Barbara Zajc is an organic chemist working at The City College and The City University of New York. Her research interests cover, among other things, the regioselective fluorination of bioactive molecules, the synthesis and study of fluorinated carcinogen analogues, polycyclic aromatic hydrocarbons and modified nucleosides.
Zajc’s recent communication, published in ChemComm, utilises ‘Click’ chemistry and Julia-
Kocienski olefination to synthesise vinyl and fluorovinyl triazoles: Facile synthesis of 4-vinyl- and 4-fluorovinyl-1,2,3-triazoles via bifunctional “click-olefination” reagents
Below, Barbara takes some time away from her research to talk to us…
What initially inspired you to become a scientist?
Anything related with nature and life has always interested me, and chemistry is one of the basic sciences for understanding how things work. When I was an undergraduate at the University of Ljubljana (Slovenia), I became involved with research and I enjoyed it. So when the opportunity arose to join a research group and pursue a Ph.D. , this became a natural choice.
What was your motivation behind the work described in your ChemComm article?
One focus of our research is the development of methods for the regiospecific introduction of fluorine into organic molecules. We are exploring the synthesis and reactivity of specific fluorinated building blocks, leading to diverse fluorinated molecules via a modular assembly approach. We are also interested in the role fluorine has on the reactivity of various reagents, compared to a hydrogen atom. We have previously developed a series of novel Julia-Kocienski reagents for the synthesis of various functionalised vinyl fluorides. In this particular work we were interested in developing “multifunctionalisable” Julia-Kocienski reagents that would allow quick and facile introduction of different substituents at N– and vinyl moieties, during assembly of the vinyl or fluorovinyl triazole scaffold.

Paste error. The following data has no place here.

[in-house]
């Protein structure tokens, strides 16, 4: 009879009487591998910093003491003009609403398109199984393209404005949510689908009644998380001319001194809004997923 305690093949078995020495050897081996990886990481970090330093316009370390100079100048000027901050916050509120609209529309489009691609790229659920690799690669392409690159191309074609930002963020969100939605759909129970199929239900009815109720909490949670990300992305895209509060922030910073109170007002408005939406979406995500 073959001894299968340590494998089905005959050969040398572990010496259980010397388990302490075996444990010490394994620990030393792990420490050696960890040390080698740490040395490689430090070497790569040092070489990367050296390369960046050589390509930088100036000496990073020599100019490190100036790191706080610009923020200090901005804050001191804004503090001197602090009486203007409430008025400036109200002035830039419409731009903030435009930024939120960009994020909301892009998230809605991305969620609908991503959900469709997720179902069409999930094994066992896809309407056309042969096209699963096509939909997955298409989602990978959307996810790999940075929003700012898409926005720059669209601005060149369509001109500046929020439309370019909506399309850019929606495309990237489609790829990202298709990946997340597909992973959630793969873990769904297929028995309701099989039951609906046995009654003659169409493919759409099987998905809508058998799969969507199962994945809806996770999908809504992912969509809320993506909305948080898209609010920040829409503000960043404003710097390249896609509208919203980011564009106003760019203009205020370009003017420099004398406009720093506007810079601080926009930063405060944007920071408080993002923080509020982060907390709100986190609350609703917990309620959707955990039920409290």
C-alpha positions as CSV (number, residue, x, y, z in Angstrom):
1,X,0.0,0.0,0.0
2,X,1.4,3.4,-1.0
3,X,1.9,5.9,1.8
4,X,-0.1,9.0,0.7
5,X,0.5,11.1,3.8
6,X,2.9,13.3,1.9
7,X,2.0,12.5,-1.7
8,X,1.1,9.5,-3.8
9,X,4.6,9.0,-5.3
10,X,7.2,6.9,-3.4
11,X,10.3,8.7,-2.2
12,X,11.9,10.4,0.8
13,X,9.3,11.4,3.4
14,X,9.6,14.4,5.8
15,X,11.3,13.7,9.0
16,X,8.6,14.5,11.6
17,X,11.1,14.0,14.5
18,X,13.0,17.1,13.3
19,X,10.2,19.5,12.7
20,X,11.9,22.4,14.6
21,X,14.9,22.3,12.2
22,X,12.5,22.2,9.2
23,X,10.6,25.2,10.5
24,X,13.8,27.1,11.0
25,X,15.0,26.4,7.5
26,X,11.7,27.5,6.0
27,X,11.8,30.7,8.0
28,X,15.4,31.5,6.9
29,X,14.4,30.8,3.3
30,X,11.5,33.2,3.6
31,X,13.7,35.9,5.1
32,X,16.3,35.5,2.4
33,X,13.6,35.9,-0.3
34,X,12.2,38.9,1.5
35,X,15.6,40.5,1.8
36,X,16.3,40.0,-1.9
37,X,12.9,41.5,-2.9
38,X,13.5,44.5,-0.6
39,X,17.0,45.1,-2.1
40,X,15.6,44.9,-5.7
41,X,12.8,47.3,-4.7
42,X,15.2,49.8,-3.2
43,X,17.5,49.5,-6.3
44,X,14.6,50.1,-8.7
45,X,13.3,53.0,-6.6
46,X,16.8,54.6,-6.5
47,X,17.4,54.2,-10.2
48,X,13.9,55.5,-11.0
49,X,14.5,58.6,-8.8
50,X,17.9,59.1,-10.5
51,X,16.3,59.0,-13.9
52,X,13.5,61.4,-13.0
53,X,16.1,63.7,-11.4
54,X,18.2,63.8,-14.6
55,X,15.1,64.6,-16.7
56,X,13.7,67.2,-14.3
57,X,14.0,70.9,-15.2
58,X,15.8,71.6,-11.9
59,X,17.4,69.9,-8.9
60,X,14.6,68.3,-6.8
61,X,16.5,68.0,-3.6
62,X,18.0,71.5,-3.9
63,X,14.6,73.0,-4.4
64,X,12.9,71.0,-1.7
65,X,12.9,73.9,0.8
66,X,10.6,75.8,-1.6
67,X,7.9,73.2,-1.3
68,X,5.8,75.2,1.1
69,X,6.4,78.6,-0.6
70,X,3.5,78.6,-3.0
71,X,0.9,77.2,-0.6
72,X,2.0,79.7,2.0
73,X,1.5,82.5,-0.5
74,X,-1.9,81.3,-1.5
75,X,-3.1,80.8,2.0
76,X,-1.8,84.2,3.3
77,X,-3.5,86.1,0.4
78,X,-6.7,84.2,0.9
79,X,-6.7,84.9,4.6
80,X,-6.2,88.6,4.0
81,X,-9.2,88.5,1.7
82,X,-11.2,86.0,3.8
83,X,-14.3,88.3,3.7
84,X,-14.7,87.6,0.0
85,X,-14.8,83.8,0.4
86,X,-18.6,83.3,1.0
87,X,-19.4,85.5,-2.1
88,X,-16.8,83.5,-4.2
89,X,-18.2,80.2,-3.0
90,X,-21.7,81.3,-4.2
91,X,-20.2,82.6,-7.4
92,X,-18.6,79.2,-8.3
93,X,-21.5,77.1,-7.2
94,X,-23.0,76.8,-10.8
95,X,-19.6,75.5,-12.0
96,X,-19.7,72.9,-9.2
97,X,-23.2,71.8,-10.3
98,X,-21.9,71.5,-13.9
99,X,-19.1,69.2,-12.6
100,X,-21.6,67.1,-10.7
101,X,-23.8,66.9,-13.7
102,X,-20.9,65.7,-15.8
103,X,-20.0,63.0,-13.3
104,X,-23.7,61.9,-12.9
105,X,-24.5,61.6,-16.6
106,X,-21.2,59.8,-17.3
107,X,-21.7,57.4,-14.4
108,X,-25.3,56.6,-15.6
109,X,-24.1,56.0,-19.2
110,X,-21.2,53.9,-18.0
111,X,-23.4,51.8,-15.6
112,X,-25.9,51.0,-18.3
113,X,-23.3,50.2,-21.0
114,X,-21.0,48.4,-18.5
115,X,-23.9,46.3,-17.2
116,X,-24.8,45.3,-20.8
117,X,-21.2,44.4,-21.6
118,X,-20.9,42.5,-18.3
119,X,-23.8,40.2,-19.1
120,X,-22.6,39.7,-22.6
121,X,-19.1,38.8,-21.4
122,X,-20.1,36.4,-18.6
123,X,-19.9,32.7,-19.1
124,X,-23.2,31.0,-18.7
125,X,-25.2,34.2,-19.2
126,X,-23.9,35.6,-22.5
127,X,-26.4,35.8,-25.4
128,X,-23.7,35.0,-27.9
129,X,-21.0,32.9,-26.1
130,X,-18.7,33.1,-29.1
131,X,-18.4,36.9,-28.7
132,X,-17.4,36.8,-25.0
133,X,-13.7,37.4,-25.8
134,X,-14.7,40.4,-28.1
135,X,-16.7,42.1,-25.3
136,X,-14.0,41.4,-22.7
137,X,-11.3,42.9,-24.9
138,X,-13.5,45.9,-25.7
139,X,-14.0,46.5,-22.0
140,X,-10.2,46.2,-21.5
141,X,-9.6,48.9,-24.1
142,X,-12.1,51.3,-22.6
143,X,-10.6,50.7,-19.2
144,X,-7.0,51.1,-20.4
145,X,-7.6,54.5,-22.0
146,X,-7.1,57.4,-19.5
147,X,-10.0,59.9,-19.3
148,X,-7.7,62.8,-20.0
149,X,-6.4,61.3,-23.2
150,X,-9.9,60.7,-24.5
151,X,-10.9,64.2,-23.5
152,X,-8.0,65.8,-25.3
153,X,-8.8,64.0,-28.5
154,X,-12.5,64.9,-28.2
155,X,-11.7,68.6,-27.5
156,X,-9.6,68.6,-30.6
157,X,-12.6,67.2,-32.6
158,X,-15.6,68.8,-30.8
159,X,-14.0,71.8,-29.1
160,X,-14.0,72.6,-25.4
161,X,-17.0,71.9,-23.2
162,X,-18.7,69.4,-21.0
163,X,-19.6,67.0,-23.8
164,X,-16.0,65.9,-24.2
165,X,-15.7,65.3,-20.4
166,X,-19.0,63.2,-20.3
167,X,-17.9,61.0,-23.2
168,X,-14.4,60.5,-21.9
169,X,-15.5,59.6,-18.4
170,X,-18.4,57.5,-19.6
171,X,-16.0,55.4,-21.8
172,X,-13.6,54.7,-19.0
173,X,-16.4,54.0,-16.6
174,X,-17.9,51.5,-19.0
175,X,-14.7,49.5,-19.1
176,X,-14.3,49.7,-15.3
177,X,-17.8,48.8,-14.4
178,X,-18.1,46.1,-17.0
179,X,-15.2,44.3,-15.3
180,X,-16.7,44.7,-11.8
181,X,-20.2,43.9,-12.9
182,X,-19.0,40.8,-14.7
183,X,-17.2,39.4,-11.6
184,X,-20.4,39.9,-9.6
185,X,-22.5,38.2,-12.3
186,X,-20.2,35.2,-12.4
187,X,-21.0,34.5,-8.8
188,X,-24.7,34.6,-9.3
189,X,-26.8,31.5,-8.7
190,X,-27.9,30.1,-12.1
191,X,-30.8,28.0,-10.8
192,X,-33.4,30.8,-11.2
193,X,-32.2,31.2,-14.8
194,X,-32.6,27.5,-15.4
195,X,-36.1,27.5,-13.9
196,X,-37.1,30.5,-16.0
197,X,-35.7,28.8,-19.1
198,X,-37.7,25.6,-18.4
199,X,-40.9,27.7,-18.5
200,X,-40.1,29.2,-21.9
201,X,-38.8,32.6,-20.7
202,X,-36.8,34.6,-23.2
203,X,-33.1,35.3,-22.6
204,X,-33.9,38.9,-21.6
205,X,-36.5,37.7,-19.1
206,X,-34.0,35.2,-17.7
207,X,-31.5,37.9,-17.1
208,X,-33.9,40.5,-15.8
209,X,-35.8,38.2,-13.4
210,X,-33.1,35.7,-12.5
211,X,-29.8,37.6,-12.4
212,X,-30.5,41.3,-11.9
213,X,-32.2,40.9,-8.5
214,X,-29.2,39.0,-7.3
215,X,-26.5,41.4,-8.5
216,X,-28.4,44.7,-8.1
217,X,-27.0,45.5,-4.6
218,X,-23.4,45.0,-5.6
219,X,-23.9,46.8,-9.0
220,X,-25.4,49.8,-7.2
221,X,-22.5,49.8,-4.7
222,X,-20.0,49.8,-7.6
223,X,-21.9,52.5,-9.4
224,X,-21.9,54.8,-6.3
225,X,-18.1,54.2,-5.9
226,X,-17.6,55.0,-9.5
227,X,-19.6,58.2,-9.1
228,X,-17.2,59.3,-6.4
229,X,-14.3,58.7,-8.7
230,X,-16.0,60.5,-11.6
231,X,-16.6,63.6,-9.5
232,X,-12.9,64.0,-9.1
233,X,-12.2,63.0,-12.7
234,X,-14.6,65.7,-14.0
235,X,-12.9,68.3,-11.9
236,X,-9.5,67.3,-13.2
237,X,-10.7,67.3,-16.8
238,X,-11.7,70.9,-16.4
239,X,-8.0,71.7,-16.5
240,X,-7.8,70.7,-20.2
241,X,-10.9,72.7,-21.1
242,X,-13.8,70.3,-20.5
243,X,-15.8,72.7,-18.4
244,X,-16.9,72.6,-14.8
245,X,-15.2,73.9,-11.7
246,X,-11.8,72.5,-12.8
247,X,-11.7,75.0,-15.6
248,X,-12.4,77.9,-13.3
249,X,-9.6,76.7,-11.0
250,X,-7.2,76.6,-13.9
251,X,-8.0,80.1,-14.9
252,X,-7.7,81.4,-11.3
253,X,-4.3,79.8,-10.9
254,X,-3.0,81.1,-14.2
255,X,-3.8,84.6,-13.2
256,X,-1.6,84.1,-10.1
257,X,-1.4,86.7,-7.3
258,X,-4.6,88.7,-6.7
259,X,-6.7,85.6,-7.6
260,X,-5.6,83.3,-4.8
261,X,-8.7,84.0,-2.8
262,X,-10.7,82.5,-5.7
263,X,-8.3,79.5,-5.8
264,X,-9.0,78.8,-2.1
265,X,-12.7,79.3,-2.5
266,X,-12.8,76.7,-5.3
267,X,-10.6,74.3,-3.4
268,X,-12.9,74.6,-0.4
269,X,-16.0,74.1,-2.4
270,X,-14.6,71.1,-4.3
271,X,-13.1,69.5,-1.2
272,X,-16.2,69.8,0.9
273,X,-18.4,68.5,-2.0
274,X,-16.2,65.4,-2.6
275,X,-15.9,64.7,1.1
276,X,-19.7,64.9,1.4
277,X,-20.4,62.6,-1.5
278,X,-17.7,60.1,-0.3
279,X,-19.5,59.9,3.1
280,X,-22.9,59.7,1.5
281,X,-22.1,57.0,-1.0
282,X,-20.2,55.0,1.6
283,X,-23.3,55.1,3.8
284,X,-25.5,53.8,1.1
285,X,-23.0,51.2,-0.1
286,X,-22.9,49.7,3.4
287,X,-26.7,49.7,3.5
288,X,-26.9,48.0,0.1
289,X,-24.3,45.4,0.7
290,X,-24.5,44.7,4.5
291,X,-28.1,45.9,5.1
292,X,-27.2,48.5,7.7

Why did you choose ChemComm to publish your work?
For many years now, ChemComm has remained a prestigious journal, with broad readership and high-impact. I am impressed with the Editorial department’s speed of review, the publication process, and the “error-free” reproduction of our submitted material.
Where do you see your research heading next?
We are planning on using this particular method we have developed for the synthesis of new classes of vinyl and fluorovinyl triazoles of potential biological importance.
What do enjoy doing in your spare time?
Hiking in nature, watching wildlife, occasionally visiting an art gallery, going to the opera or a classical music concert, reading a good novel and skiing when I find the time.
If you could not be a scientist, but could be anything else, what would you be?
I was always fascinated with nature and in particular with the animal world. If I was not a chemist, I would have loved to be an animal behaviour observer.
Other organic chemistry articles recently published in our sister journal Chemical Science that might interest you include:-
Catalytic asymmetric allylic alkylation employing heteroatom nucleophiles: a powerful method for C–X bond formation
Barry M. Trost, Ting Zhang and Joshua D. Sieber
Chem. Sci., 2010, 1, 427-440
DOI: 10.1039/C0SC00234H, Perspective
Continuous flow multi-step organic synthesis
Damien Webb and Timothy F. Jamison
Chem. Sci., 2010, 1, 675-680
DOI: 10.1039/C0SC00381F, Minireview